FURIOUS families have been left devastated after being told that a much-loved care home is likely to close down due to financial difficulties.

Residents at Liberty of Earley House were told last month that the facility's future was in disarray, with leaders using funds to subsidise the many months of loss-making.

Although the consultation is not yet over, families are already preparing for the worst by undertaking visits to nearby alternatives.

Valerie Burke's 92-year-old mother moved into the home with mobility problems and she is concerned about what the future may hold.

She told the Chronicle: "We are quite willing to help keep it open by paying more money. That is the view of a number of people.

"The residents are very old and it could kill some of them. I have been to other homes and they do not come close to the facilities at Liberty of Earley.

"It is a wonderful place and the care is just wonderful."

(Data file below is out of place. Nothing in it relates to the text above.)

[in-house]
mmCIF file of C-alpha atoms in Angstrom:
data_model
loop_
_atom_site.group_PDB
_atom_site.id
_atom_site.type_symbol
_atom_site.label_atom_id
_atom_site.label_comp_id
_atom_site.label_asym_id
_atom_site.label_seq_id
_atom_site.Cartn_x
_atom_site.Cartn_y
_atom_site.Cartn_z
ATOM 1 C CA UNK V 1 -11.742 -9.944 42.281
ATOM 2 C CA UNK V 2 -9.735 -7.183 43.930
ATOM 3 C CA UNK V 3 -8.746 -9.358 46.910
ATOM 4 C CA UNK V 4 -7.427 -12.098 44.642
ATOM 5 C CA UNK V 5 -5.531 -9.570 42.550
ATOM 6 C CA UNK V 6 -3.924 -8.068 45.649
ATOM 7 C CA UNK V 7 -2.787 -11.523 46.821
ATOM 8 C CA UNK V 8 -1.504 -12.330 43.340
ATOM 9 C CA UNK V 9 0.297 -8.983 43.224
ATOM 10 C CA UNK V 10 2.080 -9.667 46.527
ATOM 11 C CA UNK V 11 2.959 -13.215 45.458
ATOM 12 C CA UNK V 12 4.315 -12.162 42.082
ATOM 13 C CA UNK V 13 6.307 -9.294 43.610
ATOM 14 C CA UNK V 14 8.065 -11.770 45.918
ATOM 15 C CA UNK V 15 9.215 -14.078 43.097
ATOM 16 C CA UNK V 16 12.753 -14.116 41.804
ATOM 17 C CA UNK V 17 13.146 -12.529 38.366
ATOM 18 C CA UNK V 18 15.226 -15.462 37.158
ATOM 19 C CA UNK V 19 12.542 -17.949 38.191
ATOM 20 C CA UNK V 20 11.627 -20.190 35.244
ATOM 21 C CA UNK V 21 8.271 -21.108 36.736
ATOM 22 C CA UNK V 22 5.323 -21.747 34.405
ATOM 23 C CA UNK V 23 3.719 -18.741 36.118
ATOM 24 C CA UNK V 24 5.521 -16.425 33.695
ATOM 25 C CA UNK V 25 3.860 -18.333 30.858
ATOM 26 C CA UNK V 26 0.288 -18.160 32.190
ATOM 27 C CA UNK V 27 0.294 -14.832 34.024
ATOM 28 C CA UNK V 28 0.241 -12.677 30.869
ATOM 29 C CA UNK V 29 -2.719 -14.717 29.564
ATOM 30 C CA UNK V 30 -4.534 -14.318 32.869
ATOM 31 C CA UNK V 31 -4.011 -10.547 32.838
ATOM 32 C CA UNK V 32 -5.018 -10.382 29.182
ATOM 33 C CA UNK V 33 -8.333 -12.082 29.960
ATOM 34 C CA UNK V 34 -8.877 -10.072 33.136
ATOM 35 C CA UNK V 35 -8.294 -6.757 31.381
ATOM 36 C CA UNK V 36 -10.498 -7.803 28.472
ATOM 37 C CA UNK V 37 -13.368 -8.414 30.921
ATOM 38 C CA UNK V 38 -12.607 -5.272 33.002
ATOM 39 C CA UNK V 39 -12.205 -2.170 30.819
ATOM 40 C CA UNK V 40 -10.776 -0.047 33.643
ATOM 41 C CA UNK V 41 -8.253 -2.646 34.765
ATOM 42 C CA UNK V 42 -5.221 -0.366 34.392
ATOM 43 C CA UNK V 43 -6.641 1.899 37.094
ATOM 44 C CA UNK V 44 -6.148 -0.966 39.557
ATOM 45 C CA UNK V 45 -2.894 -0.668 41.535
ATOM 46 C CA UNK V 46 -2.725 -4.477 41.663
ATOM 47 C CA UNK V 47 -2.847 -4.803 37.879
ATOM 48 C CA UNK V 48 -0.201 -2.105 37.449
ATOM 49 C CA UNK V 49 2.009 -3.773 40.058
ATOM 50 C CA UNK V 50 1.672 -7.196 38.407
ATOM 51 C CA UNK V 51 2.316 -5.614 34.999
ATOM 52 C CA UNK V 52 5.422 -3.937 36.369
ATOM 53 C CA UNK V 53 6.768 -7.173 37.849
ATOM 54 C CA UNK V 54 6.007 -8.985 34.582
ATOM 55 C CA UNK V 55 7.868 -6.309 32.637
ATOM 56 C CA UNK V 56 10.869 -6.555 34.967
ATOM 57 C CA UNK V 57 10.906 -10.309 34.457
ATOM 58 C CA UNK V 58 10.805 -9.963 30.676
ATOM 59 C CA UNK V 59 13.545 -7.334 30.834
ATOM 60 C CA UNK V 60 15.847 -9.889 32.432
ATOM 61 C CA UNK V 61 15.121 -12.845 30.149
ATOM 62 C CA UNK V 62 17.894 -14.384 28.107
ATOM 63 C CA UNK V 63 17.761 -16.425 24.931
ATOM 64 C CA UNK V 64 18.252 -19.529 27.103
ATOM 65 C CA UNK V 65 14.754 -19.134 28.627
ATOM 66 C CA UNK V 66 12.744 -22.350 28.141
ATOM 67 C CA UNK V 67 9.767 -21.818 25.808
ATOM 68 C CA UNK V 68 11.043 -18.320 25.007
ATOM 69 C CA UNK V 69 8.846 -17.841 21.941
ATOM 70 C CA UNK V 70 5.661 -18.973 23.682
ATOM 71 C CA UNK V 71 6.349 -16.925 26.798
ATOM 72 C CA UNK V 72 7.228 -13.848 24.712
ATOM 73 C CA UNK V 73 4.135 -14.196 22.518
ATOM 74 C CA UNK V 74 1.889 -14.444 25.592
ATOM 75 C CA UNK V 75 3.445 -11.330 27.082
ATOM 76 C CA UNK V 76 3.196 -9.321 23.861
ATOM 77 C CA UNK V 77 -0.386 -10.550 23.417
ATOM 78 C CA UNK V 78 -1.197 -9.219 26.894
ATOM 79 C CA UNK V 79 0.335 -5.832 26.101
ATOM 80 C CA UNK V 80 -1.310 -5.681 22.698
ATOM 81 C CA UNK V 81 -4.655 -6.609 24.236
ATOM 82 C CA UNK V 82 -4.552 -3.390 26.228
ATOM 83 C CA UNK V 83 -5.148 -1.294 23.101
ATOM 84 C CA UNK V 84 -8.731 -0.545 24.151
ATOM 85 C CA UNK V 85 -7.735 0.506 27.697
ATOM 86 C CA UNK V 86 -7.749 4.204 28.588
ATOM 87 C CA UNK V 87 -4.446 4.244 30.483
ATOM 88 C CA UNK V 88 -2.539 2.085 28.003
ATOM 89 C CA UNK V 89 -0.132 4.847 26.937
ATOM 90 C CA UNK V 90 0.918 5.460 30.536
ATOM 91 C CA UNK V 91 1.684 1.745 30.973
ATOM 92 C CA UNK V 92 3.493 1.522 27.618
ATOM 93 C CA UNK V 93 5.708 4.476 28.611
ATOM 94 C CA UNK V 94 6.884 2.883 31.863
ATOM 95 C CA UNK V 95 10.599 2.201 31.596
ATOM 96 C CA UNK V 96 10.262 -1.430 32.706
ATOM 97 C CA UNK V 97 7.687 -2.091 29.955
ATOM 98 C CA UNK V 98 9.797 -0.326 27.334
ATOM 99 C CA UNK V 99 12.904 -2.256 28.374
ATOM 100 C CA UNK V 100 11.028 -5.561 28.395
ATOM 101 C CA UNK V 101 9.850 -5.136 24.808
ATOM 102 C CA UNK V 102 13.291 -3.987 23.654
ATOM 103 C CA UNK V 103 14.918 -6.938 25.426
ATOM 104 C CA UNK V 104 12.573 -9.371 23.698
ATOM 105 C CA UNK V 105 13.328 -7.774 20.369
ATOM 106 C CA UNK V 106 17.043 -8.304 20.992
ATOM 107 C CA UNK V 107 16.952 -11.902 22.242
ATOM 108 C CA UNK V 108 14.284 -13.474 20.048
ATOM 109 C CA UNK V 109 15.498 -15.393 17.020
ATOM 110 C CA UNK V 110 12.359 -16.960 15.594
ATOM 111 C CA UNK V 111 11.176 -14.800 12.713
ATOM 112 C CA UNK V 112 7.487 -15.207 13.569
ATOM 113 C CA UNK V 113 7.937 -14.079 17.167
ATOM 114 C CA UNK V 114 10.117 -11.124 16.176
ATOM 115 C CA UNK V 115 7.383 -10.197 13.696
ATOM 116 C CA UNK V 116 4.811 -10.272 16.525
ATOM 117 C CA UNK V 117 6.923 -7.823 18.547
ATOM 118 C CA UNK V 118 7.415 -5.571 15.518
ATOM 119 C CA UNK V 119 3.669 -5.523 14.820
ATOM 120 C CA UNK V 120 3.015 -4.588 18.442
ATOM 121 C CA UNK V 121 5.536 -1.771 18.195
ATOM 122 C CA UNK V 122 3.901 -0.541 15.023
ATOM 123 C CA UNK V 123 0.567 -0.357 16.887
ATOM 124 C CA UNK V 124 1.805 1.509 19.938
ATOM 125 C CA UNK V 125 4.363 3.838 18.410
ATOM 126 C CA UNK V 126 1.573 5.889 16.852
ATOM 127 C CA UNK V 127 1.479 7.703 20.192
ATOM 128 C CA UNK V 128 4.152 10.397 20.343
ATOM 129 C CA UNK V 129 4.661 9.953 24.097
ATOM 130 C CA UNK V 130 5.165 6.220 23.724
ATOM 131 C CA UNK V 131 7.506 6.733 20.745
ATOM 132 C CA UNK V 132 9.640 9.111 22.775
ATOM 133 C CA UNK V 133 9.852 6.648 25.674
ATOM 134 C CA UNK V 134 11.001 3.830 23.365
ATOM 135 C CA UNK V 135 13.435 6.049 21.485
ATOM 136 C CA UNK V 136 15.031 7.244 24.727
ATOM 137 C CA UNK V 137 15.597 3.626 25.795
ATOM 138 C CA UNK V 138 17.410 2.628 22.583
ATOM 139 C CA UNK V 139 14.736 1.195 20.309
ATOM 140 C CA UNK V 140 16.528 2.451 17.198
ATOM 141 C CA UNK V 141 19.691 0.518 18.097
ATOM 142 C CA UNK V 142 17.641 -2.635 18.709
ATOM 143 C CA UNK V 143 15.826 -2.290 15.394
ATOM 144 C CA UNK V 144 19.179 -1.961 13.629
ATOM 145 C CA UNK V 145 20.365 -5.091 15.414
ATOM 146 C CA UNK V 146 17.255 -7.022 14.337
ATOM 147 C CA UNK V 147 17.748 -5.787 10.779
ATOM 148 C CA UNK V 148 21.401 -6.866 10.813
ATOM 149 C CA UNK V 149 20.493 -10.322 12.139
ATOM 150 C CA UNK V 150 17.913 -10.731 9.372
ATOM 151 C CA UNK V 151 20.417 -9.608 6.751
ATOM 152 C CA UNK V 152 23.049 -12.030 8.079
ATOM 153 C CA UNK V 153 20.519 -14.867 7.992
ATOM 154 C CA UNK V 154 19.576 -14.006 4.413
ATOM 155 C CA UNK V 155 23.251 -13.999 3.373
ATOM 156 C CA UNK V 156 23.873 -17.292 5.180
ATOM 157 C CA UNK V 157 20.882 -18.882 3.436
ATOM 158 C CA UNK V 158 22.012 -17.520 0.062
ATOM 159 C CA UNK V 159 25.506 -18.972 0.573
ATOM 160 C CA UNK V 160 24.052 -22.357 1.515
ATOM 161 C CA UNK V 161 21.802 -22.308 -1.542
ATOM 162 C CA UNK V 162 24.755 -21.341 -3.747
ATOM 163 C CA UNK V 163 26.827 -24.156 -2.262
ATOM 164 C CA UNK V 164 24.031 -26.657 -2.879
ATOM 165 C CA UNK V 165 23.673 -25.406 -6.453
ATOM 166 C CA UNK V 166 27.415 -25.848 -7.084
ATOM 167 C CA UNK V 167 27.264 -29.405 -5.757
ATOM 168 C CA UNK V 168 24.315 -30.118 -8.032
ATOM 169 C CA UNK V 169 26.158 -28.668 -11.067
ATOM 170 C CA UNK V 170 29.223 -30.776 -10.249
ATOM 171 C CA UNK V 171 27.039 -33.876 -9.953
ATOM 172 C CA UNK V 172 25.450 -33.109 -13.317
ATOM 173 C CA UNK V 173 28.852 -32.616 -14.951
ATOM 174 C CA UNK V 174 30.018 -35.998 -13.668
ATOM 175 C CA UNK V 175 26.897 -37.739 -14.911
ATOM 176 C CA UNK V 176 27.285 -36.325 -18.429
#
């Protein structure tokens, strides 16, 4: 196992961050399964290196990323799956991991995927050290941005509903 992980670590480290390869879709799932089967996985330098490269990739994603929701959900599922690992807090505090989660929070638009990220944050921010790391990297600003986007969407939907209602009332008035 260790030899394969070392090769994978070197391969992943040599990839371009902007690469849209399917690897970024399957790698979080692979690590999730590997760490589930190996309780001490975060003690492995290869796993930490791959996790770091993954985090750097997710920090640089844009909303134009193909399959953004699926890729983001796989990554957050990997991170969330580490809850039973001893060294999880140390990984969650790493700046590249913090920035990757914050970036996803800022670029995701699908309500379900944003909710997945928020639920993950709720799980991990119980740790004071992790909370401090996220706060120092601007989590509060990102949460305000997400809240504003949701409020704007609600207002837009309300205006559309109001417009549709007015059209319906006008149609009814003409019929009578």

The residential care home has seen a steady decline in the number of enquiries since 2016, which has led to an increase in the number of empty flats.

Some families believe the decline in uptake has been down to poor marketing, but trustees of the Earley Charity insist all available channels have been utilised.

Paul Brown, whose mother-in-law resides at the home, added: "Several families are getting very upset about the situation. It is such a lost opportunity for the community.

"The rates are just under £750 per week and other places we have visited charge double that price.

"Moving into this place did my mother-in-law the world of good and then you find out that they are considering closing down."

David Sutton, vice-chair of the charity, said it was kind of families to offer to pay more money, but this would not be a 'long-term solution' to the problem.

He added "The trustees are very aware and very regretful about the concern and distress being caused to the remaining residents of Liberty of Earley House.

"When we opened Liberty of Earley House nearly thirty years ago, the average age of arrival was mid-70s. Now it is over 90.

"Both sheltered housing and nursing care provision continue to be much needed and used, but residential care is being squeezed between them. Hence, Liberty of Earley House is presently one-half empty and with no waiting list at all."